Before Lourie, Circuit Judge, Smith, Senior Circuit Judge, and Gajarsa, Circuit Judge.
The opinion of the court was delivered by: Gajarsa, Circuit Judge.
Appealed from: Merit Systems Protection Board
Milton R. Stone seeks review of the final decision of the Merit Systems Protection Board ("Board"), dated September 11, 1997, affirming the April 1, 1997 initial decision of the Administrative Judge ("AJ"), Docket No. DE-0752-97-0279-I-1. The Board sustained Mr. Stone's removal from his position as a bank examiner at the Federal Deposit Insurance Corporation ("FDIC"). For the reasons set forth below, we vacate the decision of the Board and remand for further proceedings consistent with this opinion.
Mr. Stone was employed as a GS-12 bank examiner in the FDIC's Division of Supervision, Englewood, Colorado. Mr. Stone submitted applications for approved leave using Standard Form 71s on four occasions. He admitted that he signed these forms with the names of doctors who were purportedly excusing the absences that he requested.
The FDIC decided to begin removal proceedings against Mr. Stone for the submission of false requests for leave. The FDIC provided Mr. Stone with notice of the charges of misconduct upon which his removal would be based by letter dated July 22, 1996. The letter stated that Mr. Stone was alleged to have forged four leave slips. The letter explained that Mr. Stone's prior 30-day suspension and a previous letter of reprimand would also be considered. The letter stated that Mr. Stone had "the right to review the material relied on to support this proposed [removal]" and would be "granted a reasonable amount of official time to review the material relied upon to support this [removal], to secure affidavits, and to prepare an answer." The letter also stated that "[f]ull and careful consideration will be given to any reply." Counsel for Mr. Stone requested that the FDIC send him all the materials upon which the FDIC intended to rely in its attempt to discipline Mr. Stone.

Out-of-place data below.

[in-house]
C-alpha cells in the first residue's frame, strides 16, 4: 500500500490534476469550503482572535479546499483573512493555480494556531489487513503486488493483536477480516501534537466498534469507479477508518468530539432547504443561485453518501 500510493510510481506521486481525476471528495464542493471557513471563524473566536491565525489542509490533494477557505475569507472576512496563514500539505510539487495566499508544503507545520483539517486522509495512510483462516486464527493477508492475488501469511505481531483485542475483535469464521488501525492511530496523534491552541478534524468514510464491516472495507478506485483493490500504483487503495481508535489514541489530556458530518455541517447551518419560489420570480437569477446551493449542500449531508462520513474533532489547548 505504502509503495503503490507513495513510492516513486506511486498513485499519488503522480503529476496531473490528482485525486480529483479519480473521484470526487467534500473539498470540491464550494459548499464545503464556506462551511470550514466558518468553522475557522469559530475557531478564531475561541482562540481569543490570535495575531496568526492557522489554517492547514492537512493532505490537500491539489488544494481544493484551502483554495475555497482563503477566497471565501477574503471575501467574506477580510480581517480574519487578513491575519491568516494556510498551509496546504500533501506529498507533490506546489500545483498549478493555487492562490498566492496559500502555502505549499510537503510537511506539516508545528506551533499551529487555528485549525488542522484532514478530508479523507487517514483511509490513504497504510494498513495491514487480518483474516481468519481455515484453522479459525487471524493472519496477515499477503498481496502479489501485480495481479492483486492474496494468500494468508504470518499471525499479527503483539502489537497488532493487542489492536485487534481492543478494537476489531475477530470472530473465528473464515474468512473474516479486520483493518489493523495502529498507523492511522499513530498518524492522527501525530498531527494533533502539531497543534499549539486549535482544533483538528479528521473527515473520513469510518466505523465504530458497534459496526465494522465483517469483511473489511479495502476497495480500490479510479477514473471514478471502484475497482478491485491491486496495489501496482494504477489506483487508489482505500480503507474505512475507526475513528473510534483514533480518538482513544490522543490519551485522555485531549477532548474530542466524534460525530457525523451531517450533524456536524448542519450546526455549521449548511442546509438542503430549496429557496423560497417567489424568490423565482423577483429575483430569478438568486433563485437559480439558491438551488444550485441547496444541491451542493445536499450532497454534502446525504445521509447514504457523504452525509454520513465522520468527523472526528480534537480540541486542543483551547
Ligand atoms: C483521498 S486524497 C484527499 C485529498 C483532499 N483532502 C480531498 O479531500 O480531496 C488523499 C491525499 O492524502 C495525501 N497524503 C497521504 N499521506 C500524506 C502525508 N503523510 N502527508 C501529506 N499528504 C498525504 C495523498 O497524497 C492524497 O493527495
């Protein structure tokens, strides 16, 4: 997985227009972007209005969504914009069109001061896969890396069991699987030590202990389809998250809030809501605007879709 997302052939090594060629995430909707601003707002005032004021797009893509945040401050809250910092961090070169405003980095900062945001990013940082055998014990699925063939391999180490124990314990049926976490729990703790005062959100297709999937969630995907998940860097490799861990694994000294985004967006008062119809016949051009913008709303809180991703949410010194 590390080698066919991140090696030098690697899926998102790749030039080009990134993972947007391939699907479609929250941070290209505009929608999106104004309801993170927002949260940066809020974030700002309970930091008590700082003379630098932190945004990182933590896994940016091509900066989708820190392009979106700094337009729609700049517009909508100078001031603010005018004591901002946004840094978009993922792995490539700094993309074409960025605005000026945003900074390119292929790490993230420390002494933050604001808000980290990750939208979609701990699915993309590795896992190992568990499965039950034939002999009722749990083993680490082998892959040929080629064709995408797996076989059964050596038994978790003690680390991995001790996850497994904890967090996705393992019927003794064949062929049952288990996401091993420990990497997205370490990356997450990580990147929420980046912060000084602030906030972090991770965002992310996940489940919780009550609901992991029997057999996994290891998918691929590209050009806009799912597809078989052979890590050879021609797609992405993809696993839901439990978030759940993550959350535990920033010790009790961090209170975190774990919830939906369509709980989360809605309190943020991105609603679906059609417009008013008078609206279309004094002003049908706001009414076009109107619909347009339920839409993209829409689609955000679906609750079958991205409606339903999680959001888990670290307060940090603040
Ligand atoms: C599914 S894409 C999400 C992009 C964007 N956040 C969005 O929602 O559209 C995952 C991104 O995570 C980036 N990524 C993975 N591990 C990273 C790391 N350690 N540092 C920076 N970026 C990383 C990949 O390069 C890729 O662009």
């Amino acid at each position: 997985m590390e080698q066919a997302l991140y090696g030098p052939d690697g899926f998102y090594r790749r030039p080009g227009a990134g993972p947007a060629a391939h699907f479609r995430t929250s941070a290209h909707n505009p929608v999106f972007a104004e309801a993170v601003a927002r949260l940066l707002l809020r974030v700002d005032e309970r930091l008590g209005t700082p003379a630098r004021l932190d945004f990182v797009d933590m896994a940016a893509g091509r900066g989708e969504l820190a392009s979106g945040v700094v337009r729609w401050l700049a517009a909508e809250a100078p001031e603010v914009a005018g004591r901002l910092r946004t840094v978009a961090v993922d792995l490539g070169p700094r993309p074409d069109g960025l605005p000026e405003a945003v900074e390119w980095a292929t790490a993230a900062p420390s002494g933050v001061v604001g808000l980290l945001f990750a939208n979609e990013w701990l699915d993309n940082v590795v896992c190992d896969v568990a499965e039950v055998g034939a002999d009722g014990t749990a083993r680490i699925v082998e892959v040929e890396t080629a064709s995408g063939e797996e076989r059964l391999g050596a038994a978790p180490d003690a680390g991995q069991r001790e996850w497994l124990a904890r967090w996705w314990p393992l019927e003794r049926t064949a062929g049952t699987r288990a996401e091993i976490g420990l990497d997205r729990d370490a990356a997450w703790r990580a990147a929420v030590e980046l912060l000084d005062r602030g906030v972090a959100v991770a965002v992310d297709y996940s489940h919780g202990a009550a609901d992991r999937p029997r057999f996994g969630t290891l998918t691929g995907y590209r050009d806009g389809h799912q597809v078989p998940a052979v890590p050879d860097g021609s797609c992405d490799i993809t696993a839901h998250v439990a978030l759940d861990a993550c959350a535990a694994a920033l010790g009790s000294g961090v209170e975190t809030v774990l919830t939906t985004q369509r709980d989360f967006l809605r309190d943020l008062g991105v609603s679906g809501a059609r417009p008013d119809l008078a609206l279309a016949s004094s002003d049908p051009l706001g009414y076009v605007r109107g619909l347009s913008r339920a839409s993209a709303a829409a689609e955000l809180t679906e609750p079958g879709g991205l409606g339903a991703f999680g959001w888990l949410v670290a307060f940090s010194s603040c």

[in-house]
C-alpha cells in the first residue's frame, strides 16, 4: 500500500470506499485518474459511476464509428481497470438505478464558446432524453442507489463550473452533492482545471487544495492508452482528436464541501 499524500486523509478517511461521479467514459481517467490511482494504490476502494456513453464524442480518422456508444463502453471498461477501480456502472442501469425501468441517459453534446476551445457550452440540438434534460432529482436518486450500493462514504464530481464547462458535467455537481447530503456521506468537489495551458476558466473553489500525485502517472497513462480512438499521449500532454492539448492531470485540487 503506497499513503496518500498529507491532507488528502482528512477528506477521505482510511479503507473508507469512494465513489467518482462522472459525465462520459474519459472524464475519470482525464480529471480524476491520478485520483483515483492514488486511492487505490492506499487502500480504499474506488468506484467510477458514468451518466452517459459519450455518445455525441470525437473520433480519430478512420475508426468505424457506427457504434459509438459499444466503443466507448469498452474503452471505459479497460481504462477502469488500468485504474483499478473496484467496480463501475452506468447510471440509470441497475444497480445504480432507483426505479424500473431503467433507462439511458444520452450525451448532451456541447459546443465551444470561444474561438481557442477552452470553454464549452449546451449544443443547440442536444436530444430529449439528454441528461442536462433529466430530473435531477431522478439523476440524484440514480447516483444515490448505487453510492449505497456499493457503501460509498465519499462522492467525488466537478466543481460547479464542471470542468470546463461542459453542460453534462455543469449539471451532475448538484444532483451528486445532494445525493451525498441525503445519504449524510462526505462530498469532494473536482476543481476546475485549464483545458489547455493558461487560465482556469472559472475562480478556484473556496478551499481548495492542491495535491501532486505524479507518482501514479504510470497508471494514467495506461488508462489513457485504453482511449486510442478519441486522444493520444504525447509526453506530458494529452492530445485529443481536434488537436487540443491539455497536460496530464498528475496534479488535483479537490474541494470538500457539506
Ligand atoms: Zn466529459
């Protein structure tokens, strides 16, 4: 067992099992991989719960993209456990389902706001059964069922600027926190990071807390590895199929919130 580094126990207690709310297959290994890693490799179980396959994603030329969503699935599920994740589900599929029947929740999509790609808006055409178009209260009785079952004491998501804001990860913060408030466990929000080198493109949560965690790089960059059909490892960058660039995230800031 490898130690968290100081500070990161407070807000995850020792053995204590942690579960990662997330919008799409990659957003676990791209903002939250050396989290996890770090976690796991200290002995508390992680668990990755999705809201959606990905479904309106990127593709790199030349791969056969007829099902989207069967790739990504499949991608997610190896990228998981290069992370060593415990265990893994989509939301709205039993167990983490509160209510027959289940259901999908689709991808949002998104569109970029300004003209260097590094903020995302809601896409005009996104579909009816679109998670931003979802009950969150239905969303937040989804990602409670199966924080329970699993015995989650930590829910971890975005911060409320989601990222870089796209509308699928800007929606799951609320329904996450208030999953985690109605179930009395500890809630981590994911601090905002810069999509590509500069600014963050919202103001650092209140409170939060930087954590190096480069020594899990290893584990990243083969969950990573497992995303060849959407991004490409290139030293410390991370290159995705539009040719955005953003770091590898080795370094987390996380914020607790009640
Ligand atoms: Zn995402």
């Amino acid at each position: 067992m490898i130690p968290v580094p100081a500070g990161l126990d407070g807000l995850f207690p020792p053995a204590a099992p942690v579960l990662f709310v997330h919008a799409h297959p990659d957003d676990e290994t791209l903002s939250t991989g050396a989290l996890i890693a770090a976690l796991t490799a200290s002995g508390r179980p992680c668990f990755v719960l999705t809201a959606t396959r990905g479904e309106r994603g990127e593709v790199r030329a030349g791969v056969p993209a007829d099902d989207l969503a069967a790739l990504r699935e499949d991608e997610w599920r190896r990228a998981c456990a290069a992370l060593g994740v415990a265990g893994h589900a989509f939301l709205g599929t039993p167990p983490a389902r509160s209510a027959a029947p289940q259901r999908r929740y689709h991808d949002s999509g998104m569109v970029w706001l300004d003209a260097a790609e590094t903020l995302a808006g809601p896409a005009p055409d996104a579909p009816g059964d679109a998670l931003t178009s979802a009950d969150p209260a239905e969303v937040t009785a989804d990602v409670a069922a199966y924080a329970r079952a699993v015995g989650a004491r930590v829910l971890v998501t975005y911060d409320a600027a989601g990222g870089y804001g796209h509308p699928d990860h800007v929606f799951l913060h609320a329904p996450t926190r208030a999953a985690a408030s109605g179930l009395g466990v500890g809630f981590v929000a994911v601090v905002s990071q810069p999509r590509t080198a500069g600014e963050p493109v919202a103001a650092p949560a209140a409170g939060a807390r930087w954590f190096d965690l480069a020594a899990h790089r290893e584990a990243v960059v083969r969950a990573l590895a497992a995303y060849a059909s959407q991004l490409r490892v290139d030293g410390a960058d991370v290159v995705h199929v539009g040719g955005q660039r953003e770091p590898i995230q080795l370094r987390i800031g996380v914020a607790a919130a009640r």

The official with the duty to decide whether Mr. Stone had committed such improper acts and to decide the level of the appropriate penalty (the "deciding official") was given instructions by the FDIC outlining his general responsibilities. These instructions included the following:
"Your decision should be based solely on the notice of charges and the supporting documentation that is contained in the file, and not on any additional information. . . ."
"The document file and your deliberations on the case are to be treated as confidential. You are not, however, expected to decide the matter in isolation. Nevertheless, to prevent due process complications in the case, you are encouraged to confine your Discussion about the case as much as possible. Insofar as technical advice is sought or there is a question regarding information contained in the document file, the matter can be discussed with the representative of Labor and Employee Relations Section. . . ."
"Prior to making your decision, you may wish to discuss this matter with someone on your senior staff other than the recommending official(s). That person must be given clear instructions about the confidentiality of the matter and the fact that no information other than that which is in the file is to be discussed or considered in connection with the case."
"The matter may be discussed with other individuals (including the recommending officials) on a limited basis. Before you do so, you may wish to coordinate with the Labor and Employee Relations Section representative or the Legal Division representative in order to avoid due process problems. In particular, those contacts must not involve the introduction of new information about the case." (No emphasis added.)
After considering Mr. Stone's case, the deciding official recommended removal and Mr. Stone's employment with the FDIC was thereafter terminated under Chapter 75 of Title 5 of the United States Code. After his removal and the filing of his appeal to the Board, Mr. Stone made a second request for relevant documents. In response to this request, Mr. Stone discovered that an ex parte memorandum from the official recommending his dismissal (the "proposing official") had been sent to the deciding official. Mr. Stone also discovered that the deciding official received a second ex parte memorandum from another FDIC official urging Mr. Stone's removal. In an affidavit, the deciding official stated that he would have concluded that Mr. Stone should be removed whether or not he had seen the ex parte memo from the proposing official. *fn1
Mr. Stone appealed the FDIC's decision to the Board, alleging, among other things, that harmful error occurred in the removal proceeding because the deciding official received ex parte ...